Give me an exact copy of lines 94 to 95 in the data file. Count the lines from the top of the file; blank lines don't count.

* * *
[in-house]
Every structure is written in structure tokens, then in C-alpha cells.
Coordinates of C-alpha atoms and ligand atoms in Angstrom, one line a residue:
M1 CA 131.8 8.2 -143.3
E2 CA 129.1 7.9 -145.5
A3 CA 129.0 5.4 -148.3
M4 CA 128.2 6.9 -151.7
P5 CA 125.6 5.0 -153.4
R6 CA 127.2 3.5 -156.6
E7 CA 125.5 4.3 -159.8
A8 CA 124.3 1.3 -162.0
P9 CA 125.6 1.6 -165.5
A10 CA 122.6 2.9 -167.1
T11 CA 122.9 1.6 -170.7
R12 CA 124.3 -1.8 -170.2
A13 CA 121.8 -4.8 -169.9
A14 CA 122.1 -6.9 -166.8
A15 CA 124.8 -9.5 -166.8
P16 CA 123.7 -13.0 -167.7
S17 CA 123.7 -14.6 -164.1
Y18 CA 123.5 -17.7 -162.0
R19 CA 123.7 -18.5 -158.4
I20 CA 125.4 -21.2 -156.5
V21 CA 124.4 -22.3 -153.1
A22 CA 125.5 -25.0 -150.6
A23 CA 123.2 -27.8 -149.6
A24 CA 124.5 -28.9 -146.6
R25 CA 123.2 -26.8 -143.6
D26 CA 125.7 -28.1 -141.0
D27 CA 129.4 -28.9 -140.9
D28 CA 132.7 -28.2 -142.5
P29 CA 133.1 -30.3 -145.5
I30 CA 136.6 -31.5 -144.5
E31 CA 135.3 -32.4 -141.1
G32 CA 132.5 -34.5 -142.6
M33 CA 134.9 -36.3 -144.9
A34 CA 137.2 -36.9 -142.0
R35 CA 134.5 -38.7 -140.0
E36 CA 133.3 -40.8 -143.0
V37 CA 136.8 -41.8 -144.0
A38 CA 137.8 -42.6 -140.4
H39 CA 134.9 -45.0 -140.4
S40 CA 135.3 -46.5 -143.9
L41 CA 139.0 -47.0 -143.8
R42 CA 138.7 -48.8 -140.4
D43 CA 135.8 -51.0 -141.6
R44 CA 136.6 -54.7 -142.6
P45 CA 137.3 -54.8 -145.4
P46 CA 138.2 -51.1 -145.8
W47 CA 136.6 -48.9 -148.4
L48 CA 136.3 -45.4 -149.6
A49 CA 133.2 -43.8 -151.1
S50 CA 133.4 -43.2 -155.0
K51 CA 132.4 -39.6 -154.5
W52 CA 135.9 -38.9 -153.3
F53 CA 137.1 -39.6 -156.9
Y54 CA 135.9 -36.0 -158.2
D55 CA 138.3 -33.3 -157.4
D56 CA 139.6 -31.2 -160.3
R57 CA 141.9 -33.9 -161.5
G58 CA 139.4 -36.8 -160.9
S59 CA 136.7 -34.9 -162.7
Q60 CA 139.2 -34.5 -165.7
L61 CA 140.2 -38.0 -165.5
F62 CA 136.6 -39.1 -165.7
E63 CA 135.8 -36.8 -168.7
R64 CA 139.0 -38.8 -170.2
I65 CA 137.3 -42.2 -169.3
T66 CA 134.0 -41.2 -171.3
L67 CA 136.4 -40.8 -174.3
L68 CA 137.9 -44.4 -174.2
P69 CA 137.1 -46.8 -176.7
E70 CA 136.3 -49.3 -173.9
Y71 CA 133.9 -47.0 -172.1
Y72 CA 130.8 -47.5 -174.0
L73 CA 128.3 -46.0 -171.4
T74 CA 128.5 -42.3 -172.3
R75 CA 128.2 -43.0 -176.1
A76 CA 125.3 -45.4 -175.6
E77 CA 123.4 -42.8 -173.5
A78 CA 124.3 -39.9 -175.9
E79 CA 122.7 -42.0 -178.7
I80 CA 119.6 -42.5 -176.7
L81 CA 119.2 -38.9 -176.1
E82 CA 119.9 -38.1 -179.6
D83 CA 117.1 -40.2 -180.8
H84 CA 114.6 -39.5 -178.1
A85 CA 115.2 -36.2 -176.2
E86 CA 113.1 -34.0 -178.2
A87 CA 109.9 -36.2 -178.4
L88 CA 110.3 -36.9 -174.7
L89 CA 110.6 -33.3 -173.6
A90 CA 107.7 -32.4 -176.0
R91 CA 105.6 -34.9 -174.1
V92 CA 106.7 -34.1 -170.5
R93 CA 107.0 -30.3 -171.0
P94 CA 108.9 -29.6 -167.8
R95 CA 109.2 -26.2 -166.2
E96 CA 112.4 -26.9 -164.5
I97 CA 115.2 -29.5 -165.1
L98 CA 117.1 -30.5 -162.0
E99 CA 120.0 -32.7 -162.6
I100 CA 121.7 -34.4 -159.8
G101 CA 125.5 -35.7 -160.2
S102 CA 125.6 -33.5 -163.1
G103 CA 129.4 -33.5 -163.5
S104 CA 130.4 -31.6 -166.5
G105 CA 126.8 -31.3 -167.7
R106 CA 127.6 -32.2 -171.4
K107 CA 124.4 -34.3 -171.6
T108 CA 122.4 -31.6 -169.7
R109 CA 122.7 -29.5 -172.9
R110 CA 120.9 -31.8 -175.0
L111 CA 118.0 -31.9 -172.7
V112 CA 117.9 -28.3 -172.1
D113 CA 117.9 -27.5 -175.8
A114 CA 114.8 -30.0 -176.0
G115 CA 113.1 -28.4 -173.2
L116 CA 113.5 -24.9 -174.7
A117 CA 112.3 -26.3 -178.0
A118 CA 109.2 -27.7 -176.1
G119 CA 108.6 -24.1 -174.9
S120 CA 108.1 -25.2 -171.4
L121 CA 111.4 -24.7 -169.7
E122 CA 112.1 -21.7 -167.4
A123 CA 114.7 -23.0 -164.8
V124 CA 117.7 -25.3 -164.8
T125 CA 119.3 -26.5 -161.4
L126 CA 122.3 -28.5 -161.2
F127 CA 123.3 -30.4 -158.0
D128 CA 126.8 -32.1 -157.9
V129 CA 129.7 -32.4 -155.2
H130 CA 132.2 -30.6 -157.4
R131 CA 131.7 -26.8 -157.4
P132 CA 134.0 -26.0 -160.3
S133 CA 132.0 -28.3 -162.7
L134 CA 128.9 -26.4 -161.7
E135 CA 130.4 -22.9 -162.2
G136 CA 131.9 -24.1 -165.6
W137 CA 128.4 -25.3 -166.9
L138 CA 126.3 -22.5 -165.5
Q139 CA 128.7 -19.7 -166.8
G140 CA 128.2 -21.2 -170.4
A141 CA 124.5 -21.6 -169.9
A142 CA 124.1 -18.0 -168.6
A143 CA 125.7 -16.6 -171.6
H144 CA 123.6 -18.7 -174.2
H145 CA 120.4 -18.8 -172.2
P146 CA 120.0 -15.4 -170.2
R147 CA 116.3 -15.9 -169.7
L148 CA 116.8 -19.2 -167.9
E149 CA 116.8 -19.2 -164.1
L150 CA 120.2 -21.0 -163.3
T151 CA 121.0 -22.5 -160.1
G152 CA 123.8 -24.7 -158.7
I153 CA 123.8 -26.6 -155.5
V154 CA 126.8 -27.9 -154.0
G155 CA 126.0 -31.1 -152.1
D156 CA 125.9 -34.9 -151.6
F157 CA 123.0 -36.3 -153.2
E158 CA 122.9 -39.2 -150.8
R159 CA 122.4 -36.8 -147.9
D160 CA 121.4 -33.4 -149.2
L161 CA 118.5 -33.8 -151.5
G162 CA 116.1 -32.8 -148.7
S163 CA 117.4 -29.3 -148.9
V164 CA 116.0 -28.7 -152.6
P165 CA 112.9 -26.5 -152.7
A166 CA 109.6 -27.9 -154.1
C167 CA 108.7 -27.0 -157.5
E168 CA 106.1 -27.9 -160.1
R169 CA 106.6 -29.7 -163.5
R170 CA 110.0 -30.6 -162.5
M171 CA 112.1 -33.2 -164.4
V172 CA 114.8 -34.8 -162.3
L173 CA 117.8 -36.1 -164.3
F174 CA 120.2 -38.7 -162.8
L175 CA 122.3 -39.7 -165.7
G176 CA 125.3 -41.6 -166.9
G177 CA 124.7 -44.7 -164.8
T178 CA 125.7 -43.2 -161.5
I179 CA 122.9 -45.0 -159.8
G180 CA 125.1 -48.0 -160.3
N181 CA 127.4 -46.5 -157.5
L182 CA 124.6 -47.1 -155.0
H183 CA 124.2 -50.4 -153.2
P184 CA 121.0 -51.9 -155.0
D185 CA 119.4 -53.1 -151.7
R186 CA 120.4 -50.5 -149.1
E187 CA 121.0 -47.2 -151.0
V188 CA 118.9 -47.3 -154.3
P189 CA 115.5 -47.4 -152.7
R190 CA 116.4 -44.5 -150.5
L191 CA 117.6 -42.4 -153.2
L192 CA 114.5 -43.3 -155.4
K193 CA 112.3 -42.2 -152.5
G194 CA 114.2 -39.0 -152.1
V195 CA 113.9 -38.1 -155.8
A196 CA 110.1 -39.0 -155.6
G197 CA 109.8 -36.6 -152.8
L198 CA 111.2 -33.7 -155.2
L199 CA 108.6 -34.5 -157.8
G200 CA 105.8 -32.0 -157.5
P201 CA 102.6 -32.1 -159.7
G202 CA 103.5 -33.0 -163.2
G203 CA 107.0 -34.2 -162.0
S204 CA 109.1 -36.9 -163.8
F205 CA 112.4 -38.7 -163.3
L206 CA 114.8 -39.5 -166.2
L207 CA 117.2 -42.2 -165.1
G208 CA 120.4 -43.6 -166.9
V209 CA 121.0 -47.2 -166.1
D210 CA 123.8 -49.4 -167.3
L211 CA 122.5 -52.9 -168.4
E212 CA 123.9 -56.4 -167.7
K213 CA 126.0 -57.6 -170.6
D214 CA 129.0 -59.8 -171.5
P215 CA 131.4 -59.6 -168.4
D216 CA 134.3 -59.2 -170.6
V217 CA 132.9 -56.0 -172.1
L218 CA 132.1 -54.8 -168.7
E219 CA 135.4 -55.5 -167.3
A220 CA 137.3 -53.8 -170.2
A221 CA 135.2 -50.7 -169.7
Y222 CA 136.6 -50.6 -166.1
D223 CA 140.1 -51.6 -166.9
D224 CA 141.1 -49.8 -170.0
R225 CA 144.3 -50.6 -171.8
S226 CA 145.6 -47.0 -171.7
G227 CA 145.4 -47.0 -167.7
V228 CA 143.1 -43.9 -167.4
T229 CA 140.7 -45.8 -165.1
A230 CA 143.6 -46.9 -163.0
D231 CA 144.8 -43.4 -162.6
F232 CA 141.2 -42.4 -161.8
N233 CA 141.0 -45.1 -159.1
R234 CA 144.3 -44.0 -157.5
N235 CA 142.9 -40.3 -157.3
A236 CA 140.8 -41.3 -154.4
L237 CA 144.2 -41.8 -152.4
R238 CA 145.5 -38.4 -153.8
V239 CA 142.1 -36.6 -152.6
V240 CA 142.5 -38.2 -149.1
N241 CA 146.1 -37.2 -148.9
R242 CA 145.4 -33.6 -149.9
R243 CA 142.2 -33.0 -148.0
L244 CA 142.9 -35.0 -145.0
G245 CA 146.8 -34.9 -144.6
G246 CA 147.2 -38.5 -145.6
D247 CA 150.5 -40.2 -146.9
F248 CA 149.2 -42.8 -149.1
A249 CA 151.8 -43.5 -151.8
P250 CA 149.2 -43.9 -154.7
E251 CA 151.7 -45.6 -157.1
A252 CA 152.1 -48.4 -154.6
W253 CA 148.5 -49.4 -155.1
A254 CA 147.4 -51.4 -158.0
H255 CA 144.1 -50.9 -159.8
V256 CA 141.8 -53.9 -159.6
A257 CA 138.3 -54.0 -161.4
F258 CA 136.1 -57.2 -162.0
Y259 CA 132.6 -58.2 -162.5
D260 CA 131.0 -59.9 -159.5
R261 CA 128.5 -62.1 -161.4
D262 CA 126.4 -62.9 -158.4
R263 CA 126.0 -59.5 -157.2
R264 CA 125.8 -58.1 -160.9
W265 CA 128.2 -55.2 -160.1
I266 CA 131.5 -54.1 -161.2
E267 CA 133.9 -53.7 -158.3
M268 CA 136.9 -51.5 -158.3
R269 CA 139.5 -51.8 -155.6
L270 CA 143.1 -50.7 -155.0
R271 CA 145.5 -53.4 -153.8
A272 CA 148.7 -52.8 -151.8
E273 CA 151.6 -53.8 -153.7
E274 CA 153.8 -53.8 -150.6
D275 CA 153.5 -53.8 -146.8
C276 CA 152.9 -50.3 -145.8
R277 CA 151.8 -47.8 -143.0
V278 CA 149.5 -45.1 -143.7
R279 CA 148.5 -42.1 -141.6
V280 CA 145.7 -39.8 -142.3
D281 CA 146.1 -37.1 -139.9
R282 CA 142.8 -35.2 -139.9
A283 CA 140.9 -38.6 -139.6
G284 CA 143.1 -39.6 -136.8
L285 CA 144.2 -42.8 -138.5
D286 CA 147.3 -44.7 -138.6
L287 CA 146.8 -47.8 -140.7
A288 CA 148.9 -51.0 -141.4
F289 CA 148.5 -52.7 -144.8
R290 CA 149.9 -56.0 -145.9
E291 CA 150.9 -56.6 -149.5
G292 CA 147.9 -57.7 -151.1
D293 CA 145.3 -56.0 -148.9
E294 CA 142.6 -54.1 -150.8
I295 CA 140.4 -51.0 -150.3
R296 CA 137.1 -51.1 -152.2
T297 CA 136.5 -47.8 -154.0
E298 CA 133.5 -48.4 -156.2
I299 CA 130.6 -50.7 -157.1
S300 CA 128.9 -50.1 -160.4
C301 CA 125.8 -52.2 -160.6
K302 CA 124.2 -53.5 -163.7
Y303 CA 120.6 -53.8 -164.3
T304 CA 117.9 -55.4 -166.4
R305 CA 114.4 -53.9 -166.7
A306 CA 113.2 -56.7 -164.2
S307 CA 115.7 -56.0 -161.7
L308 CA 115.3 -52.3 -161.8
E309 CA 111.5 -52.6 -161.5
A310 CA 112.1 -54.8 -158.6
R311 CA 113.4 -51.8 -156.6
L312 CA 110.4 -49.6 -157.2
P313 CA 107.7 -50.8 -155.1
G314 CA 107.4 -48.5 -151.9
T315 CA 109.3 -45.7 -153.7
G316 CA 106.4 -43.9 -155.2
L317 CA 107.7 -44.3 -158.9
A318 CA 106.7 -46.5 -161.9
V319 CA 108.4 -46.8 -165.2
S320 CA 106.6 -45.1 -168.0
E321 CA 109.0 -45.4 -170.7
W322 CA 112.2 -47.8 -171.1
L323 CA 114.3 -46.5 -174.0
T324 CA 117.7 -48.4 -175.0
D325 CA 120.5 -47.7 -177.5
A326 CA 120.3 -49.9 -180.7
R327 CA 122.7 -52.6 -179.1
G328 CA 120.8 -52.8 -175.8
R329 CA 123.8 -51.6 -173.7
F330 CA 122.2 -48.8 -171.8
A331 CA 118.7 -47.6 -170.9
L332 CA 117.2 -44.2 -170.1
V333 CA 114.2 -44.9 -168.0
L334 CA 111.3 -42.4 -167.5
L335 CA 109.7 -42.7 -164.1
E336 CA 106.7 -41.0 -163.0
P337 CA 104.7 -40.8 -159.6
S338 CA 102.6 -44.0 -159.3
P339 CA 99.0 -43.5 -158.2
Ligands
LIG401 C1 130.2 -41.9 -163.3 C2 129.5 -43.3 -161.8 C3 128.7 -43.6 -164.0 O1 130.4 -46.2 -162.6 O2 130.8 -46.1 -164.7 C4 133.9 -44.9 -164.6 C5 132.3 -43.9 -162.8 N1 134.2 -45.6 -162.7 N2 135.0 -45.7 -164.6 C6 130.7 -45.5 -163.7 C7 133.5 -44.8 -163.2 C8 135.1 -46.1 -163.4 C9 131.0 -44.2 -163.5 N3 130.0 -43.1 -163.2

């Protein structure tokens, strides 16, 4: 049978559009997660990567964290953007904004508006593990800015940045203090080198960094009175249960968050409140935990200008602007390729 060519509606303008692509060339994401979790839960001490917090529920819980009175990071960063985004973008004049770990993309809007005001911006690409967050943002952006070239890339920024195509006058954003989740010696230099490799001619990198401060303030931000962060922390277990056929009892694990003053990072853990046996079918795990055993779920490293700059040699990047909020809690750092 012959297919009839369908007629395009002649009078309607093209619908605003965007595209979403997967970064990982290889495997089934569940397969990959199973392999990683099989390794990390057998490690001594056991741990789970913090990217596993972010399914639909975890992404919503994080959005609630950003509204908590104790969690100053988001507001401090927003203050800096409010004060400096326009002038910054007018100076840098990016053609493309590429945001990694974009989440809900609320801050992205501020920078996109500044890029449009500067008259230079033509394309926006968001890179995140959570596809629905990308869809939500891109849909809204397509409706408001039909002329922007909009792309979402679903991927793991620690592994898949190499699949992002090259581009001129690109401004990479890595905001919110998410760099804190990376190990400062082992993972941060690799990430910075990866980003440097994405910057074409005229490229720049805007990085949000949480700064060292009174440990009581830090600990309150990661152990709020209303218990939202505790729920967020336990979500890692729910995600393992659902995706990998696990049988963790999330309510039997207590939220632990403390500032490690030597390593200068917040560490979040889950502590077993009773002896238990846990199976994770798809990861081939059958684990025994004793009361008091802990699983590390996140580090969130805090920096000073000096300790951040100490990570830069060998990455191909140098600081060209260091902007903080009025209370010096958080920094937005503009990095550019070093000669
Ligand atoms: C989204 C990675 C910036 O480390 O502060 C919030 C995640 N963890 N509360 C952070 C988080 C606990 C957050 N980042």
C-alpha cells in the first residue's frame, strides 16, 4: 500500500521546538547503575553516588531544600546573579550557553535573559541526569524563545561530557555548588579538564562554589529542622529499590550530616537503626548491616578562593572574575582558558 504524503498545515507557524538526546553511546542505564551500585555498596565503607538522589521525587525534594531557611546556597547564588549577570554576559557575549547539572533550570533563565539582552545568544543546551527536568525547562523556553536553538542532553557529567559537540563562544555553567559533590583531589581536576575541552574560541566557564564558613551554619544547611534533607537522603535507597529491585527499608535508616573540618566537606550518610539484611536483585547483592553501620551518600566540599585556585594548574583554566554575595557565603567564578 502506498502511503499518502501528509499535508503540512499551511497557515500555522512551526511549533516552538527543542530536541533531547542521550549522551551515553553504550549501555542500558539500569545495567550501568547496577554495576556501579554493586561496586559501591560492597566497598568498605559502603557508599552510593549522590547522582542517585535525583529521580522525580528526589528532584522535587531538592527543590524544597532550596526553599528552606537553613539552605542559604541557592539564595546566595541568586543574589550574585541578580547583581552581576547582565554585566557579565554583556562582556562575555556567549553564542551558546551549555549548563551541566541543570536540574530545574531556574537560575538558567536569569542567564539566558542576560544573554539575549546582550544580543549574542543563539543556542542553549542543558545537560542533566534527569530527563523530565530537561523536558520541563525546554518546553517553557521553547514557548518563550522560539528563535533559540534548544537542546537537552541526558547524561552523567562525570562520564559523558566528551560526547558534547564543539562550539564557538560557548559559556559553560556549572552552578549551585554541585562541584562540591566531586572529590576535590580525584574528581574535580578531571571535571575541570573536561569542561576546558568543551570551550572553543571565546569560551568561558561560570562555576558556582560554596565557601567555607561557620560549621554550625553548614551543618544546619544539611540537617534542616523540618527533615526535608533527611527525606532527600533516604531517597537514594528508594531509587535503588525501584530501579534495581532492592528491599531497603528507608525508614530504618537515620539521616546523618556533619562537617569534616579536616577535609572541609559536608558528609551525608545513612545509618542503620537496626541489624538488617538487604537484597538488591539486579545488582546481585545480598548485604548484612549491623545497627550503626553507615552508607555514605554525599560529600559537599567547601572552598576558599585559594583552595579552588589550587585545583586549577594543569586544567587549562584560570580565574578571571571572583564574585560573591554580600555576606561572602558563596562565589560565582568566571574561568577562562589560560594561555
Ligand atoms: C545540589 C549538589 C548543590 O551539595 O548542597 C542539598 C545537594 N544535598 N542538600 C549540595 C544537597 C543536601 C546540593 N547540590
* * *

R91 CA 105.6 -34.9 -174.1
V92 CA 106.7 -34.1 -170.5